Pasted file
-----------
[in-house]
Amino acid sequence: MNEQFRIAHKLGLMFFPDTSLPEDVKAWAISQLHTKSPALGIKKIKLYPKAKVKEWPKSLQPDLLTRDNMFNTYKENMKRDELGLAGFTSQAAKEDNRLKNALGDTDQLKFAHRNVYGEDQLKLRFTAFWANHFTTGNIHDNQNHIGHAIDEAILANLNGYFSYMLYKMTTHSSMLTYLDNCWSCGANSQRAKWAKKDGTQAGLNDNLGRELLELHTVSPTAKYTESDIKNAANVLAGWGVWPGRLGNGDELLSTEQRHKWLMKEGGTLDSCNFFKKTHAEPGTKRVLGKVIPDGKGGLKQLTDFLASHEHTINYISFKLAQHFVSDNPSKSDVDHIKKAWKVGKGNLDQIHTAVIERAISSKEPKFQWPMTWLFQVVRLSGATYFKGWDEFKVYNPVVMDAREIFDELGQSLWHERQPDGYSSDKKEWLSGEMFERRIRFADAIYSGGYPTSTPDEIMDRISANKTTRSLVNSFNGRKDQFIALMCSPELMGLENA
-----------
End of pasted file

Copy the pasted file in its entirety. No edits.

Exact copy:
[in-house]
Amino acid sequence: MNEQFRIAHKLGLMFFPDTSLPEDVKAWAISQLHTKSPALGIKKIKLYPKAKVKEWPKSLQPDLLTRDNMFNTYKENMKRDELGLAGFTSQAAKEDNRLKNALGDTDQLKFAHRNVYGEDQLKLRFTAFWANHFTTGNIHDNQNHIGHAIDEAILANLNGYFSYMLYKMTTHSSMLTYLDNCWSCGANSQRAKWAKKDGTQAGLNDNLGRELLELHTVSPTAKYTESDIKNAANVLAGWGVWPGRLGNGDELLSTEQRHKWLMKEGGTLDSCNFFKKTHAEPGTKRVLGKVIPDGKGGLKQLTDFLASHEHTINYISFKLAQHFVSDNPSKSDVDHIKKAWKVGKGNLDQIHTAVIERAISSKEPKFQWPMTWLFQVVRLSGATYFKGWDEFKVYNPVVMDAREIFDELGQSLWHERQPDGYSSDKKEWLSGEMFERRIRFADAIYSGGYPTSTPDEIMDRISANKTTRSLVNSFNGRKDQFIALMCSPELMGLENA